This technology is based on the use of a structured, laminated adsorbent implemented in a rotary adsorption machine. It should contribute to significantly reducing the size, and therefore the CAPEX, of CO2 capture equipment in comparison to a conventional solvent capture process.

Owing to its interest in this innovative technology, the Group has entered into a partnership with Svante, alongside Lafarge Canada and FLSmidth (leading supplier of equipment and services for the cement industry) in the framework of the CO2MENT project. One of the objectives is to evaluate a demonstration pilot capable of capturing 1 ton/day of CO2 from the combustion fumes of the LafargeHolcim cement plant in Richmond (Canada). In this pilot, the capture of CO2 will be coupled with mineralization technologies so the gas can be used in concrete manufacturing.

At the same time, a process demonstration unit (PDU) with a capture capacity of 100 kg of CO2 per day is being operated in-house by PERL teams to test and optimize the performance of the technology.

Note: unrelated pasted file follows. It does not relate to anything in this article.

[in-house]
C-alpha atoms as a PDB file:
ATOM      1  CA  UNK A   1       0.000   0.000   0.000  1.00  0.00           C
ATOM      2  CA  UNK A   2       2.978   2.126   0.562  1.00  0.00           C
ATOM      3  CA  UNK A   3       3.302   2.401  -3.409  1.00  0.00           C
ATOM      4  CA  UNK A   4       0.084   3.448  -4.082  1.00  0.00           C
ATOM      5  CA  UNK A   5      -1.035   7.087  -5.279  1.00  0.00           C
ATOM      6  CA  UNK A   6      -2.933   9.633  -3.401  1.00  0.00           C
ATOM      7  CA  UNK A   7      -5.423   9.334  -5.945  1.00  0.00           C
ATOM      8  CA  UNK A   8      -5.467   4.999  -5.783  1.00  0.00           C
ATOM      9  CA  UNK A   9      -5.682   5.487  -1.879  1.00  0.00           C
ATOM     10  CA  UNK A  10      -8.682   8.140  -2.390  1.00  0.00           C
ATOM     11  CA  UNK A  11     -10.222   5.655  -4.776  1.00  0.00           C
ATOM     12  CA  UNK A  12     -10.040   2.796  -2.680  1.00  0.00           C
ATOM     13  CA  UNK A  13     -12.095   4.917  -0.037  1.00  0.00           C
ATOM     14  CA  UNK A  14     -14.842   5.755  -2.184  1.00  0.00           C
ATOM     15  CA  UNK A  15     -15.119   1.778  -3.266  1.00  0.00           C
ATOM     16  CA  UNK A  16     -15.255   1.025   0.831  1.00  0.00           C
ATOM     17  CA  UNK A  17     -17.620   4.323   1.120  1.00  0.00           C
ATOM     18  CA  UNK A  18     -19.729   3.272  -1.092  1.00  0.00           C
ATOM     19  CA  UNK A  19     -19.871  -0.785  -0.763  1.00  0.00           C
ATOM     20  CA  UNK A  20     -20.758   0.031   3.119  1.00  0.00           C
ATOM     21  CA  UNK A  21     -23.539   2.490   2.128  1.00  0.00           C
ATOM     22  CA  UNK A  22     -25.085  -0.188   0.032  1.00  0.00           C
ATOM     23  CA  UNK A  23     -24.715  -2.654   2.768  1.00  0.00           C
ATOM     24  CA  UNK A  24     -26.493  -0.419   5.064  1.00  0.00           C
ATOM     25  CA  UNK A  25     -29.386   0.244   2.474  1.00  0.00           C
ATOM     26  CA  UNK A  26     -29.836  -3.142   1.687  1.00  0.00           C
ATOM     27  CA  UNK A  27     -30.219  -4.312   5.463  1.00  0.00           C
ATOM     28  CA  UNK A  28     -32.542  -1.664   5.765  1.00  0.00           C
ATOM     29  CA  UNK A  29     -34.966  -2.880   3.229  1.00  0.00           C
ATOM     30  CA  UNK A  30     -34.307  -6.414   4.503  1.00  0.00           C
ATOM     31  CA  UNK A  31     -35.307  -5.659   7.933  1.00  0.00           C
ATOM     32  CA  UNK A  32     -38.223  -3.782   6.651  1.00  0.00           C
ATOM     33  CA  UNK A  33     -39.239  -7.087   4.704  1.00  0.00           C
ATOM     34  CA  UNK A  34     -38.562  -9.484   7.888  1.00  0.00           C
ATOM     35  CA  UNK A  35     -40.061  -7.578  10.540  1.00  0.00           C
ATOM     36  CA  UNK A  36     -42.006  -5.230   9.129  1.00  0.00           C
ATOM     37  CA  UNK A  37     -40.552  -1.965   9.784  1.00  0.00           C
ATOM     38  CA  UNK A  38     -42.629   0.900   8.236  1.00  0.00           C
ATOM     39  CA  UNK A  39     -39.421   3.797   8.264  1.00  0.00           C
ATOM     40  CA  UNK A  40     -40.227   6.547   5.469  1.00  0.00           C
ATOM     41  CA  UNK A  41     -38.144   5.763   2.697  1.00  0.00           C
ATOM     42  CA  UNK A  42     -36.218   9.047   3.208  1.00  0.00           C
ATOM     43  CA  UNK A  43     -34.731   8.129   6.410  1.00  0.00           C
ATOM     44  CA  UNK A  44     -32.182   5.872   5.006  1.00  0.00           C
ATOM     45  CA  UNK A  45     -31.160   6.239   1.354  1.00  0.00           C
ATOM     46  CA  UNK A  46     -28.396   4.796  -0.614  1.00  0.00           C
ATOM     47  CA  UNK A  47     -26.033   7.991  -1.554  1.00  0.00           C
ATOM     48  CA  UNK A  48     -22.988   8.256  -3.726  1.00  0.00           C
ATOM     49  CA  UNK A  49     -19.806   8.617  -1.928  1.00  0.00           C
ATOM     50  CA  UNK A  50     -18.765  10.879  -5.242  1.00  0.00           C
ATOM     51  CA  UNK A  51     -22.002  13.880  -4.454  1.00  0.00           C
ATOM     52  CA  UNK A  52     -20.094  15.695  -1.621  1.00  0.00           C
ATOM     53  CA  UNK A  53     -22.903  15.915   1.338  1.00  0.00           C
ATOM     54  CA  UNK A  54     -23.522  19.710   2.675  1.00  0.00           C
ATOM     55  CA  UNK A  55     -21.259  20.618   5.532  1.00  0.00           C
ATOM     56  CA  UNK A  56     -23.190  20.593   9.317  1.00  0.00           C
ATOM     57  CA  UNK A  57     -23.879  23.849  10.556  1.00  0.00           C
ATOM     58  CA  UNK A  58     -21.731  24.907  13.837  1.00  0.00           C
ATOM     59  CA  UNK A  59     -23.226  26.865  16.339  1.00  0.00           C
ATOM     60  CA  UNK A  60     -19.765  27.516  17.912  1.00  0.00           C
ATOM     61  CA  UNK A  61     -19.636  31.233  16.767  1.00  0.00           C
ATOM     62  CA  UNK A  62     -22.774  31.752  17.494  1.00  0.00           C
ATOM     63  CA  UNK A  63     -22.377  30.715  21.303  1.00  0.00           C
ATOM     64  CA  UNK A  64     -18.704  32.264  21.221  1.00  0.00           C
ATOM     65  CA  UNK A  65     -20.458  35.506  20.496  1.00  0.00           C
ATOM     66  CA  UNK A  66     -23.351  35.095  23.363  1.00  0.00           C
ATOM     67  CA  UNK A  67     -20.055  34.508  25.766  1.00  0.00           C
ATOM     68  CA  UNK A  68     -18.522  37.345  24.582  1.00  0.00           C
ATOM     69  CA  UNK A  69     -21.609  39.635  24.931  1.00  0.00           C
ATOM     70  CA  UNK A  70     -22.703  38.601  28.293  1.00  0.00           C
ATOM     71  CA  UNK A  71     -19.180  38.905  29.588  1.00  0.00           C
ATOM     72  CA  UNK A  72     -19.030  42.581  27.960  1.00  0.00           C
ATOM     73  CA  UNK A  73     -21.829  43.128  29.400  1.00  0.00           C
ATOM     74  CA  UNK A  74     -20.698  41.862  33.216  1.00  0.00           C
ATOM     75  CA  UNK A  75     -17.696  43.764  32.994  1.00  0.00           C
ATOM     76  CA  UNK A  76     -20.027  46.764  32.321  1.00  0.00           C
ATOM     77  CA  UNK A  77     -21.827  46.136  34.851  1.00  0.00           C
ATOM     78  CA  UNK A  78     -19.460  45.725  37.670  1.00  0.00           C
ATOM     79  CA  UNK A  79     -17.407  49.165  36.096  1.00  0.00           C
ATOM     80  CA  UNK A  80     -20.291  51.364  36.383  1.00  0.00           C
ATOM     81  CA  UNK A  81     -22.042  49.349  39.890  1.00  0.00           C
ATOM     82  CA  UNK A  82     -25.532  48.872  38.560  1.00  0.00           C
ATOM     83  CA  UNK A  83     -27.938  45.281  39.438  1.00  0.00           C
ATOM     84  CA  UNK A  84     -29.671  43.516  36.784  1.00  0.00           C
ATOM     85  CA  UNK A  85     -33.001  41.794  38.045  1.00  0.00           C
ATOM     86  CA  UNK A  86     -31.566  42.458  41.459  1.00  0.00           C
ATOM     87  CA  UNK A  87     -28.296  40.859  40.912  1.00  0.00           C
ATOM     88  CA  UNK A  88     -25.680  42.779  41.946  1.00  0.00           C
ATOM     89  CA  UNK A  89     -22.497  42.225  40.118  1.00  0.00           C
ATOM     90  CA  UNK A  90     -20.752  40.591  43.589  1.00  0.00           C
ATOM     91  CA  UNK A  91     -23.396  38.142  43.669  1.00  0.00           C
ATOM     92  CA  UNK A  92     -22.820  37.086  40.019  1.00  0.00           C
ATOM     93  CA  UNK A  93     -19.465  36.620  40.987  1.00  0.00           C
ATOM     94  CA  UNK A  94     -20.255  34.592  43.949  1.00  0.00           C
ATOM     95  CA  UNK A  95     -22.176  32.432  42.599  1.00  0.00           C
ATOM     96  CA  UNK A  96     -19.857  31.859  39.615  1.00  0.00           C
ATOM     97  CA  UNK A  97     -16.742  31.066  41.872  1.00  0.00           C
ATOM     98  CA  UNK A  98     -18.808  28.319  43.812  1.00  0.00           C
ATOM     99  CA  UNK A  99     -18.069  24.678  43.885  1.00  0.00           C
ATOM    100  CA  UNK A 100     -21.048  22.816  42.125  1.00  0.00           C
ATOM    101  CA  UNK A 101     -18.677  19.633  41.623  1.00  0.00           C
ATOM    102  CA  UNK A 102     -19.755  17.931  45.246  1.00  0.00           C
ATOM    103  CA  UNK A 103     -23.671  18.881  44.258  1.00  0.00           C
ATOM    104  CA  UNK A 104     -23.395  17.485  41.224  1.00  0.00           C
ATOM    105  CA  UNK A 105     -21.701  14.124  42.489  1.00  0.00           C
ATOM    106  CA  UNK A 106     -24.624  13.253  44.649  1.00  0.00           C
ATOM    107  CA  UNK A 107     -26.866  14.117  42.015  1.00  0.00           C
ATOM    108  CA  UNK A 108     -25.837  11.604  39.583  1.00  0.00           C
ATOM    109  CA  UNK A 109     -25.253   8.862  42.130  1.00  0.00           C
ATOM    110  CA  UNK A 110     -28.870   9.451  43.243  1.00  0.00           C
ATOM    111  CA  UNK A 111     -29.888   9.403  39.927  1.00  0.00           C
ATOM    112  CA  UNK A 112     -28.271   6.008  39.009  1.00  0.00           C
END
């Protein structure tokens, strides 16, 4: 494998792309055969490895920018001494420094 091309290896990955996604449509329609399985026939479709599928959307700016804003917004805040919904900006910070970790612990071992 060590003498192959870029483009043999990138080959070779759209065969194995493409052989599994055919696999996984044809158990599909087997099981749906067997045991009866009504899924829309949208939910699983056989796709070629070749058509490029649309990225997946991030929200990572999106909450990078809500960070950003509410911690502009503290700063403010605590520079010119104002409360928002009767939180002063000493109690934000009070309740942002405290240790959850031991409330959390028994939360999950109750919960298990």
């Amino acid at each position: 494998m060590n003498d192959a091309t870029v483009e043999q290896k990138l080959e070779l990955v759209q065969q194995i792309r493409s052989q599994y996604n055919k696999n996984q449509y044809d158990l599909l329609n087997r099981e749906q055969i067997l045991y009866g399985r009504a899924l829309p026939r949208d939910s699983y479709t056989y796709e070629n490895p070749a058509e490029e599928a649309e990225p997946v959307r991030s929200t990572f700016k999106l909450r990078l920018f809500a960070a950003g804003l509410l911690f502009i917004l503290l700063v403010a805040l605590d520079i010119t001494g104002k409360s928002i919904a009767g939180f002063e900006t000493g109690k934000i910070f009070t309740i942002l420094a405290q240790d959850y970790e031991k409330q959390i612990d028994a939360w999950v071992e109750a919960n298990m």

Handling toxic, flammable fluids is the hallmark of this historic hub of expertise initially set up to pursue R&D on the sour gas extracted from the Lacq gas field in the 1960s. It has the skills, equipment and infrastructure needed to use these products in complete safety.

The handling of substantial quantities of H2S (several dozen kg) as part of its research activities on acid gas separation is obviously one of its most noteworthy areas of expertise. However, its capabilities also include the handling of many other types of flammable and/or toxic gases – hydrocarbons, carbon monoxide, mercaptans, hydrogen – and synthesis gases (propylene and ethylene), which are used in research work to optimize processes for gas separation and treatment, and of course for CO2 capture and transportation.


The Lacq Pilot Platform (PPL) covers nearly 5.5 ha within the Seveso-3 Induslacq industrial platform, which adjoins the PERL laboratories. Its purpose is to host large-scale research facilities that are crucial for the Group and complementary to the work conducted in the PERL laboratories.
These research infrastructures can use all the raw materials and products typically generated on production sites (toxic and/or flammable gases including H2S, oil, produced water, etc.), in compliance with the safety procedures of sites meeting ICPE (Installation Classified for the Protection of the Environment) requirements.